Captain Fiddle Music

Ryan and Brennish

Thomson

Fiddle Tunes 1997

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Festival of American Fiddle Tunes

Port Townsend, Washington, June 29 - July 6, 1997.

By Ryan Thomson

The festival of American Fiddle Tunes was scaled back to a one week event this year,

following the two week long mega-fiddle-fest of 1996. I made a late decision to to attend

this year and was told that I was #300(the last person accepted) when I called in my credit

card number two week prior to the camp. Within a few days I received confirmation of my

acceptance and updated news of changes and additions to the program.

Arriving on Sunday afternoon, I checked in, received my private room key for the dorm, and

reviewed the scheduled events for the week. The daily schedule included two morning

class room meetings with a choice of rotating fiddle, banjo, or guitar teachers: 9:00am -

10:30am, and 11:00am - 12:30am. This system was very flexible enabling students to pick

and choose classes to their liking. It was possible, for example, to either take classes with

the same teacher all week long, or visit two completely different classes each day.

Afternoon sessions had two different format choices: individual tutoring on instrument

technique; or "band lab." Quoting the information handed out to students: "Each faculty

person coaches a participant band, teaches a few tunes, tries to impart style, and generally

works toward getting everybody playing together. Participant bands have the opportunity

to play for dancers on Friday evening. The band labs culminate in the band concert on

Saturday morning. A very fun and exciting event. Two bands will be chosen by lottery to

perform in the public performance on Saturday afternoon."

Rather than staying with a particular instructor, I sampled many different fiddle classes

throughout the week, including Irish, French Canadian, old timey, Texas contest, and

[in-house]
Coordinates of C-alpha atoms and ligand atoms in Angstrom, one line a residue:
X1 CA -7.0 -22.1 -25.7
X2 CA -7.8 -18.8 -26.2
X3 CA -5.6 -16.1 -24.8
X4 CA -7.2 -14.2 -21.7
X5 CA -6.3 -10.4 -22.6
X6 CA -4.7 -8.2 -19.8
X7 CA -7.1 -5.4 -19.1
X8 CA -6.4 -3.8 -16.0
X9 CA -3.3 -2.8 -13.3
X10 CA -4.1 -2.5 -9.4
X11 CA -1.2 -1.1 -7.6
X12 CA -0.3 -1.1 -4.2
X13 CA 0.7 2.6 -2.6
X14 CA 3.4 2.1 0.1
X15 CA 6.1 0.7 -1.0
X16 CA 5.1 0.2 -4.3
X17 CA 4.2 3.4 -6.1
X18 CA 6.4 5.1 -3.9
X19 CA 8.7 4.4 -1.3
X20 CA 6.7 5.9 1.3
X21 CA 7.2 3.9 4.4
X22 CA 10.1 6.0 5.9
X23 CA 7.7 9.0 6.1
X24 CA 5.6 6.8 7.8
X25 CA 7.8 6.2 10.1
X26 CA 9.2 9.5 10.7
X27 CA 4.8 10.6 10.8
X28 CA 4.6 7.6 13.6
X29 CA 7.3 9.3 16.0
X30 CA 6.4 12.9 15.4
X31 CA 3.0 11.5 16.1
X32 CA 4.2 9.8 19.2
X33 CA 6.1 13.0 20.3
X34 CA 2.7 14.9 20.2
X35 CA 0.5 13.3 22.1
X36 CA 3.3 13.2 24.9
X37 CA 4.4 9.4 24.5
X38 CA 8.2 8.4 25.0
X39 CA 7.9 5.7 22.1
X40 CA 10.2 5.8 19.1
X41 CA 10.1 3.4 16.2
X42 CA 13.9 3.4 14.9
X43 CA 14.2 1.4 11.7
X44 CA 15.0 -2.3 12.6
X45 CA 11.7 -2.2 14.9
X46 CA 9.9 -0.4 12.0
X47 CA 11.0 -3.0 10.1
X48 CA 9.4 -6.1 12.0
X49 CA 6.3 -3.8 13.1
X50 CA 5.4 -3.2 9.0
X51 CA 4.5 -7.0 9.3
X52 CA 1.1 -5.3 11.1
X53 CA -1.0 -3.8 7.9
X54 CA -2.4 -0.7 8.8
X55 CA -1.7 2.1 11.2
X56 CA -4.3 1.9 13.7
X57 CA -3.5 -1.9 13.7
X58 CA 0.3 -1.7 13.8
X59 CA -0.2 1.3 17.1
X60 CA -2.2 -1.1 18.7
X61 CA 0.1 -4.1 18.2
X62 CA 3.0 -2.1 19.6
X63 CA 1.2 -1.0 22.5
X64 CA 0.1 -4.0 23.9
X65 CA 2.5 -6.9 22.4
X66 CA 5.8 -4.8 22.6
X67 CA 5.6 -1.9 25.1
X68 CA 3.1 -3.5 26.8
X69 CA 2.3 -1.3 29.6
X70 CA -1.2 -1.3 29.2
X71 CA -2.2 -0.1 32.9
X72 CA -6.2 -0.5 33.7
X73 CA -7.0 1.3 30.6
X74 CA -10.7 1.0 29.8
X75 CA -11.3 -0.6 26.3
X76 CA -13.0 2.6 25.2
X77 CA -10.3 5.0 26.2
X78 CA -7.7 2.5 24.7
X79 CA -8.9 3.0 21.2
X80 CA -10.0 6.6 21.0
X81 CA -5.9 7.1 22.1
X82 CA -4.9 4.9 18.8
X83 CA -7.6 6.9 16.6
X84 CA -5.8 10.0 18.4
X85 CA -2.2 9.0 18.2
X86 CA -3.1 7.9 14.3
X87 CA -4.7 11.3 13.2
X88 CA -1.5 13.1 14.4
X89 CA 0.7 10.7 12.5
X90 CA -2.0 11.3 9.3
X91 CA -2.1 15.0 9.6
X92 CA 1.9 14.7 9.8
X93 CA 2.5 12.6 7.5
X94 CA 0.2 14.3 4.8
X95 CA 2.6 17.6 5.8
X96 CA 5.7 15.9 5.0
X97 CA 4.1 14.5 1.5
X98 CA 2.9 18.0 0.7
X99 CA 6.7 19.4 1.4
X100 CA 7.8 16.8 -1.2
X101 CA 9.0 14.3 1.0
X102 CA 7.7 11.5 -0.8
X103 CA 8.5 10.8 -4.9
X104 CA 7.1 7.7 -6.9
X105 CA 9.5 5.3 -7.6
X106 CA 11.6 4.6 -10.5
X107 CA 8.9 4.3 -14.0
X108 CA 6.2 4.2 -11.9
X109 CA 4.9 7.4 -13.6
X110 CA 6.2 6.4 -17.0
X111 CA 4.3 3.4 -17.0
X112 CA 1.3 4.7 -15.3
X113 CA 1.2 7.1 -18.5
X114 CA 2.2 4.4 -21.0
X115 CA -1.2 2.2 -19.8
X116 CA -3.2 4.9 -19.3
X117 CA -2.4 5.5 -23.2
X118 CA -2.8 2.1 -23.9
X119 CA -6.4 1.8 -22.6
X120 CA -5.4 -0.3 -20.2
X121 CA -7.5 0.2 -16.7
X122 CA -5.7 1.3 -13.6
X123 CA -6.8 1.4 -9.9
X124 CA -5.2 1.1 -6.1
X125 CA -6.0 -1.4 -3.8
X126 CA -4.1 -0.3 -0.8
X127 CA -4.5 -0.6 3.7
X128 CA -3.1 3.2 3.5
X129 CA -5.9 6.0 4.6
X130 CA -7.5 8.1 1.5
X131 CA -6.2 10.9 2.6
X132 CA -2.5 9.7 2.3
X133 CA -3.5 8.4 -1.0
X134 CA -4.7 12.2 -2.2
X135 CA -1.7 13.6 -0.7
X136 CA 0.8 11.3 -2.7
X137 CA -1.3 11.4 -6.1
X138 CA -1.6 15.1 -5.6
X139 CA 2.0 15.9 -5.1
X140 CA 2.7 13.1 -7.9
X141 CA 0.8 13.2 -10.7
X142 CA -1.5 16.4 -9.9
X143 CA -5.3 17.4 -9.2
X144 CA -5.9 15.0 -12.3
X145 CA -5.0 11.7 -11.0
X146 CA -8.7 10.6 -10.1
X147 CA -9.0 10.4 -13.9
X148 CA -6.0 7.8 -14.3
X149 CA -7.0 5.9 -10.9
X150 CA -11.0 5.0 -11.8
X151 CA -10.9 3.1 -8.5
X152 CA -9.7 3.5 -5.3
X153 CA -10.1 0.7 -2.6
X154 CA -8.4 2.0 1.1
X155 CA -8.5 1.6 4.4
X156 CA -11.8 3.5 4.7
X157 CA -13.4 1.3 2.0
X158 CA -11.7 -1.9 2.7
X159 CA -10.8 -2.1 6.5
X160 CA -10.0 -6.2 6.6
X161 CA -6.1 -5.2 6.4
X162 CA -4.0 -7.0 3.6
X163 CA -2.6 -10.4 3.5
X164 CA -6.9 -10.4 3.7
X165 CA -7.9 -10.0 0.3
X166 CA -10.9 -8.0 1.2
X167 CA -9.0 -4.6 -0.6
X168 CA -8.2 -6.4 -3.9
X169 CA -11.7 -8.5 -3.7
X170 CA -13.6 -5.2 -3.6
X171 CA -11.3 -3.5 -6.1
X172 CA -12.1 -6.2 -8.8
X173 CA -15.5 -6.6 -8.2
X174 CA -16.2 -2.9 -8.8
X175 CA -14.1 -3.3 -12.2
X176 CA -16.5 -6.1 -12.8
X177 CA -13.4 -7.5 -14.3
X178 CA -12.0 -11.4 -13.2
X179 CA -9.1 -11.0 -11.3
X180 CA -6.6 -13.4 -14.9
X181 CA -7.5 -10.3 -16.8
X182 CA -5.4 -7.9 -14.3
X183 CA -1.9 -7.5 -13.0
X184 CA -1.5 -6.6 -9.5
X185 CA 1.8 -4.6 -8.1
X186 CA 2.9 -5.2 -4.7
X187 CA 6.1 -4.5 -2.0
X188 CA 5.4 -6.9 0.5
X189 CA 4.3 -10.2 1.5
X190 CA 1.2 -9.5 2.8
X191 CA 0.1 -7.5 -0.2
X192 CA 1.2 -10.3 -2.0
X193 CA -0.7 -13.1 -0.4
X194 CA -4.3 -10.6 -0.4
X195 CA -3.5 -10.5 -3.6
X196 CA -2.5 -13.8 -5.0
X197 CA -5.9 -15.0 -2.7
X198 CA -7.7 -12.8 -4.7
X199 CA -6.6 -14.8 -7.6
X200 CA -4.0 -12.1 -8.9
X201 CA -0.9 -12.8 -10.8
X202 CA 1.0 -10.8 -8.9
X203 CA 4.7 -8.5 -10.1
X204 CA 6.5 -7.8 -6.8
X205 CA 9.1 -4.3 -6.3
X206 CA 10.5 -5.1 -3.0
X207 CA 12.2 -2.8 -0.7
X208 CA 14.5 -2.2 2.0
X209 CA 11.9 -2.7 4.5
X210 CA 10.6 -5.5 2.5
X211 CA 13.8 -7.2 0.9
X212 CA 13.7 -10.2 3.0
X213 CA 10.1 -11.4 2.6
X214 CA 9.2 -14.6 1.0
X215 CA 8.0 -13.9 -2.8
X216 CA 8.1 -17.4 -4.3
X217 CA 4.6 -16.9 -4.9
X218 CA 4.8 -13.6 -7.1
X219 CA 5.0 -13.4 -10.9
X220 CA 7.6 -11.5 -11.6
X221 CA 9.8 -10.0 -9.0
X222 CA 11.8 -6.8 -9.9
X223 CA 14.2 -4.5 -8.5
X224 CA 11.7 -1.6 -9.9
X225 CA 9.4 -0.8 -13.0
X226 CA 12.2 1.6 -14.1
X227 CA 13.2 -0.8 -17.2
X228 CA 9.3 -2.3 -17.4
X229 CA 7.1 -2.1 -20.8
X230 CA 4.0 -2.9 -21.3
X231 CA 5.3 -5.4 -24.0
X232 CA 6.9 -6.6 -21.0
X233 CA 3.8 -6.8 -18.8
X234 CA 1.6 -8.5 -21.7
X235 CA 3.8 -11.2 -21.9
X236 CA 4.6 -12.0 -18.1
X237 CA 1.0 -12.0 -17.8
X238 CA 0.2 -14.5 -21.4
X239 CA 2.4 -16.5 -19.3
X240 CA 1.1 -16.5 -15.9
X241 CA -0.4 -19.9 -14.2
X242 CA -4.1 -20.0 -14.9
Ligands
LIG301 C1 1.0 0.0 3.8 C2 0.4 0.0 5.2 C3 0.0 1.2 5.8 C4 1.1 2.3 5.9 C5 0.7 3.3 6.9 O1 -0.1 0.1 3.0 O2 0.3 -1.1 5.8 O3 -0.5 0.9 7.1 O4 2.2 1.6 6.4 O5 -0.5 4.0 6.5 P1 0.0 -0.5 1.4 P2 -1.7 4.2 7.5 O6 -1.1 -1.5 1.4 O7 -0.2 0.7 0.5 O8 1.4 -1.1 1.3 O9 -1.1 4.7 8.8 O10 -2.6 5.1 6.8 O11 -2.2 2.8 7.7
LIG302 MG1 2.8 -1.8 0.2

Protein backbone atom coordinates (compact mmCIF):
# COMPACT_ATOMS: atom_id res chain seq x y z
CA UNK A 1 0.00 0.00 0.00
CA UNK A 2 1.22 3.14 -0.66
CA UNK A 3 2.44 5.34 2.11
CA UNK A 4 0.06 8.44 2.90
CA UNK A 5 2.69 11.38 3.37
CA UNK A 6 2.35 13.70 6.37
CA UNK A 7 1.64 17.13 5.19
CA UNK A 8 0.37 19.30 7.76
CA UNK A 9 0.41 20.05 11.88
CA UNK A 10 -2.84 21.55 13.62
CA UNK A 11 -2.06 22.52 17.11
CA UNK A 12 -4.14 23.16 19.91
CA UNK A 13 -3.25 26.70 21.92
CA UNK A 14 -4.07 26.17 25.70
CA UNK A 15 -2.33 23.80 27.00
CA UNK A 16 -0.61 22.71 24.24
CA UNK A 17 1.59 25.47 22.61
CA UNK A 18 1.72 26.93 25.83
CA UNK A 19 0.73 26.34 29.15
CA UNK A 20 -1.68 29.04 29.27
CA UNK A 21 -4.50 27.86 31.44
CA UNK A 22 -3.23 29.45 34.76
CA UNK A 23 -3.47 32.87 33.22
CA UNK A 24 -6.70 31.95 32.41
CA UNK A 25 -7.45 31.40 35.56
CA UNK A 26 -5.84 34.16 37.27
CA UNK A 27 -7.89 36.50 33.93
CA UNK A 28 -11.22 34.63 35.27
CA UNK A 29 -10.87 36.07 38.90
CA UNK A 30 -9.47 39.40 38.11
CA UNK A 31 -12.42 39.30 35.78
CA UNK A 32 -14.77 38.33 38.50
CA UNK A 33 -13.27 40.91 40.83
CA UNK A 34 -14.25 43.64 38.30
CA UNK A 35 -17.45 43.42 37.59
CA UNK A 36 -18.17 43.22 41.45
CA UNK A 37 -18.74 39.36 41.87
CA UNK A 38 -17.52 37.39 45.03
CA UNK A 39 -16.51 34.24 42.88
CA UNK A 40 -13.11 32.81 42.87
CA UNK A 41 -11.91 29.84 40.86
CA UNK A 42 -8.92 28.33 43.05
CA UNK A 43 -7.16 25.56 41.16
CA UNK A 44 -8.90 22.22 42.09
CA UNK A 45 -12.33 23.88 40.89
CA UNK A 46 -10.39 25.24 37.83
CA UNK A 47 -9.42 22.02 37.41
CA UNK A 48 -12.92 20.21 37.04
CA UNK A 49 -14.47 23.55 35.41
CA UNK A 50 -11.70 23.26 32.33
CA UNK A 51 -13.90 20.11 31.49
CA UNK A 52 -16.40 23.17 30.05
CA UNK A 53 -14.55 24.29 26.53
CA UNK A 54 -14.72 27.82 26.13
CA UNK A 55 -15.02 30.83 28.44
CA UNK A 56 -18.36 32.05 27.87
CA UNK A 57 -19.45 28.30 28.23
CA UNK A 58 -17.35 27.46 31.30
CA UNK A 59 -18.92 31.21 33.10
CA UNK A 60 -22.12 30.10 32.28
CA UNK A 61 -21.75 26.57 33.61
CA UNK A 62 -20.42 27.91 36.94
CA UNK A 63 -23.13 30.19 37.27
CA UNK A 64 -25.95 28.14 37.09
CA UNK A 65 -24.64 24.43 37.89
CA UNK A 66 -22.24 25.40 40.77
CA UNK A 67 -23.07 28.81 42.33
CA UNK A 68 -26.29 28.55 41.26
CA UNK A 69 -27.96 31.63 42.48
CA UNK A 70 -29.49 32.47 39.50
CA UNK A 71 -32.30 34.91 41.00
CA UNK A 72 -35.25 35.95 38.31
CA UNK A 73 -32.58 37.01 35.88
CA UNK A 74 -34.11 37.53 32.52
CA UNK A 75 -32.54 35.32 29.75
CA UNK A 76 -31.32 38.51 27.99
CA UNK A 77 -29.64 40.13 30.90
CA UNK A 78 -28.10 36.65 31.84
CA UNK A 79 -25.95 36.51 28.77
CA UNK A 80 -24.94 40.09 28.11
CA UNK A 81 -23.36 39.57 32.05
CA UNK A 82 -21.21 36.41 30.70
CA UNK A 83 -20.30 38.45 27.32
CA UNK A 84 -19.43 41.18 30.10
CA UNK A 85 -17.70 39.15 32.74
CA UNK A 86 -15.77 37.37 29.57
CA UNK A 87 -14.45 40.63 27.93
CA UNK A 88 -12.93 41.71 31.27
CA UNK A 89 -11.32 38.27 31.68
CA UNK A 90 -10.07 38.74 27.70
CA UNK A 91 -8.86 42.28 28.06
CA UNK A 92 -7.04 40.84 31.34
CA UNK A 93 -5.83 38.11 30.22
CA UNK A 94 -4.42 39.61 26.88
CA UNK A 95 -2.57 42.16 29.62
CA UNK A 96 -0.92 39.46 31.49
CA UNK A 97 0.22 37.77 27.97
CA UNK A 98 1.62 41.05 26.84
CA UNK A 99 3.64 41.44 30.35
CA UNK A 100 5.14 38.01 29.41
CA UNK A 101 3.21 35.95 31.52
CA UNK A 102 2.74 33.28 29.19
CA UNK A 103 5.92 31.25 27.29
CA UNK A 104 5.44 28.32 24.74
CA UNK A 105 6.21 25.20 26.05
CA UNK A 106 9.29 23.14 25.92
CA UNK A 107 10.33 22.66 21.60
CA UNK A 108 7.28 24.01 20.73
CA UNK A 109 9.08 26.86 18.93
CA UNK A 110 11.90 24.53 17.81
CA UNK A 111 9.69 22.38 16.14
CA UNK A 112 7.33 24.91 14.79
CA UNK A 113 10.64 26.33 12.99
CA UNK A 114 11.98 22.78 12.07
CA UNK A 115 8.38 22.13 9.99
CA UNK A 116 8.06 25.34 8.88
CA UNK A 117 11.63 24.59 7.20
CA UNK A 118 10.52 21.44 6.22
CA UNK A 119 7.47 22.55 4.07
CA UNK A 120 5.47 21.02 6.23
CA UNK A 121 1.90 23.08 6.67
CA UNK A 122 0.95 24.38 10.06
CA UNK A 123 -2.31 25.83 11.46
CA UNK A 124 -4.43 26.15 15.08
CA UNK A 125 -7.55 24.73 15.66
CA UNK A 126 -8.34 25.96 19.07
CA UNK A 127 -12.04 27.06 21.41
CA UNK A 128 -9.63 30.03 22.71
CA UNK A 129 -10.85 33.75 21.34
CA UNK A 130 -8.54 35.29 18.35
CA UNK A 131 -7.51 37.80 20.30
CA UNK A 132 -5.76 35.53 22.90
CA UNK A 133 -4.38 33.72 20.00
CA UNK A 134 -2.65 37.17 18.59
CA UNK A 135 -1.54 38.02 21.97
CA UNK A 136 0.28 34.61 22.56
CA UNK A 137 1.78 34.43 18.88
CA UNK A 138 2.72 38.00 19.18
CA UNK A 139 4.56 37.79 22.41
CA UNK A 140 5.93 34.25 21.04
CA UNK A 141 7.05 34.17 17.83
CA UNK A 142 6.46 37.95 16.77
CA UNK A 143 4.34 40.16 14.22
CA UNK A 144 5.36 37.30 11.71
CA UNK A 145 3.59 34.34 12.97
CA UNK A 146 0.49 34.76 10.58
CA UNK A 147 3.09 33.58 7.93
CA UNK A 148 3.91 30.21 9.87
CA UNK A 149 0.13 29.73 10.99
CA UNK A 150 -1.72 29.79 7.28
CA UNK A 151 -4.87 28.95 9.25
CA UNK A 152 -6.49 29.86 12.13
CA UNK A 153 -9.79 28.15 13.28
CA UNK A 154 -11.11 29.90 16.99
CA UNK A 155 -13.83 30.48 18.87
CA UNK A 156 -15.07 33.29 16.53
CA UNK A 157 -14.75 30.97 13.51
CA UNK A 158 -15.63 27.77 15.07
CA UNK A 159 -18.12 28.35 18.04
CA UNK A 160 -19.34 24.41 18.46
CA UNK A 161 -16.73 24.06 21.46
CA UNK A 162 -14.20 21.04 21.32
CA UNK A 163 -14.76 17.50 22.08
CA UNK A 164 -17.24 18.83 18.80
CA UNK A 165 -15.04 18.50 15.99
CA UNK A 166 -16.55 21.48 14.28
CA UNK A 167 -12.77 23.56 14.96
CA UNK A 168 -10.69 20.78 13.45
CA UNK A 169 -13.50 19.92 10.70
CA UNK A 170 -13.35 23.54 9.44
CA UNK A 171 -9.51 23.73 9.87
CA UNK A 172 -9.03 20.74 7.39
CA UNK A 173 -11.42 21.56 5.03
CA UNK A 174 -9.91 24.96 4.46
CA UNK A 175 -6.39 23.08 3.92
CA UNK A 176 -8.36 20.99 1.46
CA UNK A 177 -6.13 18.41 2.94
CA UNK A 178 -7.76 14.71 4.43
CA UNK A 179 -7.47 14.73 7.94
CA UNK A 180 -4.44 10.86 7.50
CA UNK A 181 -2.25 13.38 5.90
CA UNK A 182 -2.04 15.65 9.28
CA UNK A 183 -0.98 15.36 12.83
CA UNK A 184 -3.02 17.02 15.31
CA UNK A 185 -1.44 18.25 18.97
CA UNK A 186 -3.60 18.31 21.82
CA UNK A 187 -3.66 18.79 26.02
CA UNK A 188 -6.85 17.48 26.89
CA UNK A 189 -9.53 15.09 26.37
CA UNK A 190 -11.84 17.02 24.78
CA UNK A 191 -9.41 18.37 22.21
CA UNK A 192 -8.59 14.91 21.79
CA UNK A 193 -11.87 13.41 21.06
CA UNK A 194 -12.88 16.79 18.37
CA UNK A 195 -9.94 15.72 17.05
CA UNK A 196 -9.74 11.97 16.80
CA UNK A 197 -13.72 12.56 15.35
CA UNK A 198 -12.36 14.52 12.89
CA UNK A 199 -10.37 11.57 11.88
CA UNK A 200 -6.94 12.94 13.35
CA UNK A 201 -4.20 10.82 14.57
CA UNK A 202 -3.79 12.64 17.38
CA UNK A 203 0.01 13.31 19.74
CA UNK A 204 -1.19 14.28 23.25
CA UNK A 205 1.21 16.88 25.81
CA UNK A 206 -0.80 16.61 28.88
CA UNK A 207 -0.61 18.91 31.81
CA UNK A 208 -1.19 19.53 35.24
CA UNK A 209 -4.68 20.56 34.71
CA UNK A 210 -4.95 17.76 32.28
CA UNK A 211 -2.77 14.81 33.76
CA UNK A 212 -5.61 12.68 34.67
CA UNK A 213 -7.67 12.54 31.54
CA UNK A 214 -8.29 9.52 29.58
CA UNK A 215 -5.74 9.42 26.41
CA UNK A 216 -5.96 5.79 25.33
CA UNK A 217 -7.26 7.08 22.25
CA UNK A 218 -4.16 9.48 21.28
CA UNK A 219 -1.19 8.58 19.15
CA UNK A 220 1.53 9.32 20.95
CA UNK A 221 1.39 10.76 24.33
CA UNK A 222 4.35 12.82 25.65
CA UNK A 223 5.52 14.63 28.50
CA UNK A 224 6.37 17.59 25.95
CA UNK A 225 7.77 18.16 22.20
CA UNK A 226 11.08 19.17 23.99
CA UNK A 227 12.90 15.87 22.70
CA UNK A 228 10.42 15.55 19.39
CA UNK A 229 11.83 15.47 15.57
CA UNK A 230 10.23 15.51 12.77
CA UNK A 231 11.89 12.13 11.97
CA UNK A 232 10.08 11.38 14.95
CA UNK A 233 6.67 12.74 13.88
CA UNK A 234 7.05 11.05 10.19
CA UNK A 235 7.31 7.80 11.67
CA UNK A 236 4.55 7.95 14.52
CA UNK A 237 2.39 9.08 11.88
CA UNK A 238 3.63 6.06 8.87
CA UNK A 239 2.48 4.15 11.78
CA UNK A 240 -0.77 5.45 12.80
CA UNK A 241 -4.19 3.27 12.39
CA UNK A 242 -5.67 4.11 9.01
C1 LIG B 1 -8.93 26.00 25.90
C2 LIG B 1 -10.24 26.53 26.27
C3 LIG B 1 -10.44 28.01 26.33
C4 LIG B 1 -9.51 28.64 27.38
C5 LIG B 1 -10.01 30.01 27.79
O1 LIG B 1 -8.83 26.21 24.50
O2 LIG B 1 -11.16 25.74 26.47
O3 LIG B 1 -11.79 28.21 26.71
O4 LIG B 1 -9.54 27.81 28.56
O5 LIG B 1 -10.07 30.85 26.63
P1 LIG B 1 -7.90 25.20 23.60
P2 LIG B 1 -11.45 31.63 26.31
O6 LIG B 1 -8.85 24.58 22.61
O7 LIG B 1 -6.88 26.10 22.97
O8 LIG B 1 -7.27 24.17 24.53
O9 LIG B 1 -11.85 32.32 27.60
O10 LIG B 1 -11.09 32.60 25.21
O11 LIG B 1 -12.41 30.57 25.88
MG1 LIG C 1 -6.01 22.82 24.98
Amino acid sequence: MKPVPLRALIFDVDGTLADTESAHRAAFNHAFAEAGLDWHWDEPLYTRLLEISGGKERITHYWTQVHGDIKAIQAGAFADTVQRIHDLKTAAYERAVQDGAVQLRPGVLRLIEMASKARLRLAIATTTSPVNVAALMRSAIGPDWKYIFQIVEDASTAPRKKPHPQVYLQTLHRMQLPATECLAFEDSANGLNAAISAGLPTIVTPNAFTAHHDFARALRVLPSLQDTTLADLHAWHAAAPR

Romanian, and even a guitar class in Texas style backup playing. For my band lab I selected

Romanian. I learned tunes used in several different styles of Romanian folk dances. By the

end of the week our Romanian band, dubbed "The Romaniacs," sounded pretty good, and

we were selected by lottery to perform in the Saturday night public concert at Fort

Worden. My Romanian teacher from last year's camp explained that many "Romanians"

prefer this spelling of their country because it reflects proudly on a heritage from the

former Roman empire.

Highlights of the week for me included: Irish sessions with Dale Russ(one of my favorite

Irish fiddlers), my Romanian class with George Cabas, late night contra dances(2 - 4am) with

the open band, cajun dances, square dancing to the music of Charlie Walden(fiddle) and

Pat Plunkett(piano), hiking through the woods and collecting wild blackberries, listening to

master texas fiddler Gary Moore and accompanist Gayle Hopson reel off tune after tune,

night and day, and visiting with my fiddling friends from around the country.

In summary: a very good week for me, and a hearty recommendation to others

contemplating a week of fiddling and fiddling study.

For more information visit the Centrum  web site

Written by Ryan Thomson, 1997